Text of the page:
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  • Fred Litwin

David Ferrie's "Strange" Ice-Skating Trip, Part One!

On the evening of November 22, 1963 David Ferrie drove to Houston with two of his young friends, Al Beauboeuf and Mel Coffey. His boss, attorney G. Wray Gill, had just won a court case for his his client Carlos Marcello, and Ferrie deserved a holiday. But he also had some business to conduct.


The business related to an appeal that Gill was working on - that of Marion James "Buster" Johnson, who had been convicted on a perjury charge related to some payoffs on slot machines. Ferrie needed Johnson to pay for a transcript of a hearing that had just been held on some new evidence that would help with his appeal. Johnson lived in Vinton, Louisiana, which is about 123 miles east of Houston, and they would all stop there on the way back.


Beauboeuf was a champion roller skater and he wanted to try his hand at ice skating. At the time, there were no ice-skating rinks in New Orleans. Here is an excerpt from his statement to Garrison from December 15, 1966.

They arrived in Houston in the wee hours of Saturday, November 23rd and stayed in a hotel. Later that day they went ice skating. Ferrie was also interested in learning more about ice rinks - he had told Layton Martens that "if he won the case, he might be interested in purchasing a skating rink."


The Winterland Skating Rink in Houston


Naturally, conspiracy authors believe there was more to this trip than just ice skating. James DiEugenio writes in Destiny Betrayed that the trip was "strange," and that "Ferrie spent two hours near a pay phone. When it rang, he answered. After he hung up, he left with his two companions." (page 176)


Jim Garrison wrote in his book, On The Trail of the Assassins, that "Later we would learn that at the skating rink he had never put on ice skates but had spent all his time at a pay phone, making and receiving calls." (page 8)


He then includes what the good Reverend Raymond Broshears told him about the ice skating trip - or should I say, what Broshears claimed Ferrie told him. (page 121)

Raymond Broshears told a number of stories to Garrison's investigators. You can read more, here, here, here, here, here, here, here, and here. He had no credibility whatsoever. The Carlos he mentions in the second paragraph was supposed to be one of the assassins.


So what did happen at the ice rink? Well, they just skated, and then Ferrie tried to reach G. Wray Gill. The reason he stayed near the pay phones was that he, like many people in those days, had probably given Gill the number and was waiting for a call back. He never did get ahold of Gill, and he tried again when they got back to the hotel.


Let's start with what David Ferrie told the FBI back in 1963 (RIF# 124-10371-10039):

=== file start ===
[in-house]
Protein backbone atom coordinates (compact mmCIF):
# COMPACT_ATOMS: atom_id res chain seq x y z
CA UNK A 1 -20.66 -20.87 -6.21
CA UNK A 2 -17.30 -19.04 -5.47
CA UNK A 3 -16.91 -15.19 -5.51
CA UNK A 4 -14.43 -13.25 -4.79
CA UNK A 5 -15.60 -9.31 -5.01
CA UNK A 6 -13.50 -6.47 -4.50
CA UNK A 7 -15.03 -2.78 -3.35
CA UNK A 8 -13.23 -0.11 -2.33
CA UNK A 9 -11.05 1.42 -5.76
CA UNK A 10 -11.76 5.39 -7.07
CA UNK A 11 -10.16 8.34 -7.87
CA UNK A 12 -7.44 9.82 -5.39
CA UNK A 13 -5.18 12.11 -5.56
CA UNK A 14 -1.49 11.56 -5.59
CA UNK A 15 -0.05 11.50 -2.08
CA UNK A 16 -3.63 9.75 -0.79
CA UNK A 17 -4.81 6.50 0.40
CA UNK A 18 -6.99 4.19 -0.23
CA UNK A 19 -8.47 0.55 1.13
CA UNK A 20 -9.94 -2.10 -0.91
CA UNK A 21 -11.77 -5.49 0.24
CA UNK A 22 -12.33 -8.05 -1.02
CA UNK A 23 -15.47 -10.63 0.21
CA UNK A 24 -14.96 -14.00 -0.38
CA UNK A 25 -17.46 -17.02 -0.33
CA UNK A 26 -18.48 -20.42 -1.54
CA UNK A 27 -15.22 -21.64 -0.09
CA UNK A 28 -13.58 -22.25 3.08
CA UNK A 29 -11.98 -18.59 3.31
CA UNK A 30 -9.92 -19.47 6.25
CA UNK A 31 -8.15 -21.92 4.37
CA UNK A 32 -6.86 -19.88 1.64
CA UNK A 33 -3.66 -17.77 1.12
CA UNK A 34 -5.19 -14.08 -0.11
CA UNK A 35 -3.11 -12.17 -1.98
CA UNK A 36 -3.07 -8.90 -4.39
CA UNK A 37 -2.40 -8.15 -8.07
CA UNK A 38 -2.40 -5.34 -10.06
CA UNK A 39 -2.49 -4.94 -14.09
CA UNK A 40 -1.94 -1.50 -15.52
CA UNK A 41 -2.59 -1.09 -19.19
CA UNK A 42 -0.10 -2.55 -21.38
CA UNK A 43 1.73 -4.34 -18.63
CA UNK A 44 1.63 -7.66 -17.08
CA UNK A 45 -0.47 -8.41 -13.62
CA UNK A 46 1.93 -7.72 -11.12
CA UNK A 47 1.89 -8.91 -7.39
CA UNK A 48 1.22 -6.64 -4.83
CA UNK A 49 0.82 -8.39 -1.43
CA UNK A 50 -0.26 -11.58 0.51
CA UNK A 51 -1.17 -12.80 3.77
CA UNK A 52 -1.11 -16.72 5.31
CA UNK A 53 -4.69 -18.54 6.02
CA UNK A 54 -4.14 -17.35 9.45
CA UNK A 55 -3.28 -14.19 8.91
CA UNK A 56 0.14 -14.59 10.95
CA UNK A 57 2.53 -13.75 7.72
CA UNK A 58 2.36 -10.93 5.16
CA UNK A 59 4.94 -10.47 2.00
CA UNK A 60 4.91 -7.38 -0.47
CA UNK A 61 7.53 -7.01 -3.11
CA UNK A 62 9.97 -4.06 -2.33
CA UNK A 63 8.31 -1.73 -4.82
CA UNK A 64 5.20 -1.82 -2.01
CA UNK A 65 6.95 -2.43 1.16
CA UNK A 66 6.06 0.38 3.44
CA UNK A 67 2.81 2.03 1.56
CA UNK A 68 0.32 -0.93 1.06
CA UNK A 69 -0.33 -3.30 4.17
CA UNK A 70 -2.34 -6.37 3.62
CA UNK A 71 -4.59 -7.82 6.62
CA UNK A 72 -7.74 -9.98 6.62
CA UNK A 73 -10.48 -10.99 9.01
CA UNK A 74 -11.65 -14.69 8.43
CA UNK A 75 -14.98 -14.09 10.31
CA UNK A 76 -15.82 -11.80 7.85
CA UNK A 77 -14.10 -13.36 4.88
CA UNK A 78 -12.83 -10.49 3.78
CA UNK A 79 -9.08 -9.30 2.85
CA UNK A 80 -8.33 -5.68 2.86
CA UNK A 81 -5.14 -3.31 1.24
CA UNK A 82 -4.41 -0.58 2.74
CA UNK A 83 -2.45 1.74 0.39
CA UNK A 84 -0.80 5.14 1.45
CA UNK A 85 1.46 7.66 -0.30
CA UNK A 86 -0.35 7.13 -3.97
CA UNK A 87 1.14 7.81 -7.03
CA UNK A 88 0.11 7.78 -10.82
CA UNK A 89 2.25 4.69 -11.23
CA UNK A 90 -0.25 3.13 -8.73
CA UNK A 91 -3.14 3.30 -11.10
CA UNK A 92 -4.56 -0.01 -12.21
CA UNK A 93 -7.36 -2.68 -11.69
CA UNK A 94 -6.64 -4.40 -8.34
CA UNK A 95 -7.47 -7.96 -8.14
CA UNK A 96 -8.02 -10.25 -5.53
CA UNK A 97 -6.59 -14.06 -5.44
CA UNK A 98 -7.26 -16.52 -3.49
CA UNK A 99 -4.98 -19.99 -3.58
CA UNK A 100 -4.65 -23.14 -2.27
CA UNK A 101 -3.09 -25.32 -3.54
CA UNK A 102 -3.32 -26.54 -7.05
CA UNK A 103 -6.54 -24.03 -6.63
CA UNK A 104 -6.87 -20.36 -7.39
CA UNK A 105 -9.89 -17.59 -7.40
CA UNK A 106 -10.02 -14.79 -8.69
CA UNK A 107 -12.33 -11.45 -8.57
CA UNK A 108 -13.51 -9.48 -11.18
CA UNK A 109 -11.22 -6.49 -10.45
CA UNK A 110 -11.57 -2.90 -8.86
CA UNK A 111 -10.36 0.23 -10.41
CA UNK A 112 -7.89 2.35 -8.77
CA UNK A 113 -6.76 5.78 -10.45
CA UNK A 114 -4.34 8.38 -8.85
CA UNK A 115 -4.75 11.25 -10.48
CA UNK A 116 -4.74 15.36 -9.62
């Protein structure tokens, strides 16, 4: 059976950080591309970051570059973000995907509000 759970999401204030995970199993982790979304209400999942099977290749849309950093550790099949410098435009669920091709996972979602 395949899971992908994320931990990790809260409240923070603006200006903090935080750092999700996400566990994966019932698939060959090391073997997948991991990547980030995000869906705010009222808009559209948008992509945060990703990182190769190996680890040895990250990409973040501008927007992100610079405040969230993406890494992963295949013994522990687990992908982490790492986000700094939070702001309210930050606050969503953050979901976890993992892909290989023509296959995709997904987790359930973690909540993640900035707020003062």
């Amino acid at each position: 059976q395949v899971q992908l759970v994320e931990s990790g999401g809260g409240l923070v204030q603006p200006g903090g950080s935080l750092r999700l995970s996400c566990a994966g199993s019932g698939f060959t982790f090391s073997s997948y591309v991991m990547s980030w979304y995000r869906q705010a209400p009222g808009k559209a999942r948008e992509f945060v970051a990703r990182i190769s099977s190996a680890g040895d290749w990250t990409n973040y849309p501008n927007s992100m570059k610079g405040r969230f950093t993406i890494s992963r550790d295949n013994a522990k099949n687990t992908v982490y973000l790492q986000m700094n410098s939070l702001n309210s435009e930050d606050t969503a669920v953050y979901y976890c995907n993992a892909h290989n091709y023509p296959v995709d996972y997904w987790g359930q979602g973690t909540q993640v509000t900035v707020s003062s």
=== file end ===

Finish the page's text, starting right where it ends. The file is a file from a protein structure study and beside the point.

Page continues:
Chuck Rolland, the manager of the rink, was interviewed by the FBI (Commission Document 301):

The major point of difference is whether Ferrie discussed with Rolland the cost of operating an ice rink. They certainly did talk about skating rinks.


Here is what Mel Coffey said:


Here is Garrison's memo about their interview of Charles Rolland in 1967:

Note that Rolland was not there when the three of them arrived. That is when Ferrie did some skating. Stephen Roy writes, in his unpublished manuscript, Perfect Villain: David Ferrie and the JFK Mystery, that "Initially, all three men took to the ice, but Ferrie found himself terribly out-of-practice and left the boys to skate."


Ferrie did chat with Rolland noting that there were no ice rinks in New Orleans. But also note that "Rolland said he was busy with his other duties and after his initial contact with Ferrie, he didn't pay much attention to him."


Rolland told Sciambra that Ferrie was a "phony." Stephen Roy writes that "One gets the impression that the melodrama then surrounding the late David Ferrie may have caused Rolland to elevate a mundane encounter to something more conspiratorial." Perhaps Ferrie's wig and fake eyebrows played a role.


What I find strange is the almost mandatory discussion of homosexuality in a Garrison memo - note the last paragraph. I'll be posting more on that tomorrow.


Charles Rolland testified at the Clay Shaw trial. Not surprisingly, he wasn't asked about any of the homosexual connections. Here are some excerpts from his testimony:


Now. here is the stuff of conspiracy:

Ok, so David Ferrie was a bit of a pest.


What did Ferrie actually say?


Rolland was at the rink when they arrived, so he never saw if Ferrie went ice skating. But, he saw Beauboeuf and Coffey skating:


Ferrie used the public telephone. He was trying to reach G. Wray Gill to tell him that he was in Houston.


They were there on a Saturday which was the busiest day for the rink. Rolland didn't really pay that much attention to Ferrie.


When they were leaving, Ferrie said goodbye.


As for Mel Coffey and Al Beauboeuf, here is what they had to say. First, an excerpt from an interview between Coffey and John Volz and John Alcock on February 18, 1967:

Alcock and Volz mixed up Houston and Dallas.


And, the roller skating pro, Al Beauboeuf, found that ice skating wasn't that simple.

I spoke to Beauboeuf last year, and he confirmed that he was an expert roller skater and that he really wanted to try ice skating.


So, there you have it. Ferrie, Beauboeuf and Coffey went ice skating. End of story.





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